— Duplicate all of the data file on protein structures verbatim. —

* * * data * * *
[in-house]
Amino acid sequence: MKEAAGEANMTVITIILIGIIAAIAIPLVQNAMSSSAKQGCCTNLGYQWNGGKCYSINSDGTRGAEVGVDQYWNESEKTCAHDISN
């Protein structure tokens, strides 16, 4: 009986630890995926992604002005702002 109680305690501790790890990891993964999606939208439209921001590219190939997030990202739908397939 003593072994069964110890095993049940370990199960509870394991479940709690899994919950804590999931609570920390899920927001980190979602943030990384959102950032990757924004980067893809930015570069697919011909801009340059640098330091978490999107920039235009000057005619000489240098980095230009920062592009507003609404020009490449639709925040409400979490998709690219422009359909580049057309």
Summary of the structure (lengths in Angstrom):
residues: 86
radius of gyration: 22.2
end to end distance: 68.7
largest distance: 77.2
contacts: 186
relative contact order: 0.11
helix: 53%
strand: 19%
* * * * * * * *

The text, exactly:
[in-house]
Amino acid sequence: MKEAAGEANMTVITIILIGIIAAIAIPLVQNAMSSSAKQGCCTNLGYQWNGGKCYSINSDGTRGAEVGVDQYWNESEKTCAHDISN
């Protein structure tokens, strides 16, 4: 009986630890995926992604002005702002 109680305690501790790890990891993964999606939208439209921001590219190939997030990202739908397939 003593072994069964110890095993049940370990199960509870394991479940709690899994919950804590999931609570920390899920927001980190979602943030990384959102950032990757924004980067893809930015570069697919011909801009340059640098330091978490999107920039235009000057005619000489240098980095230009920062592009507003609404020009490449639709925040409400979490998709690219422009359909580049057309």
Summary of the structure (lengths in Angstrom):
residues: 86
radius of gyration: 22.2
end to end distance: 68.7
largest distance: 77.2
contacts: 186
relative contact order: 0.11
helix: 53%
strand: 19%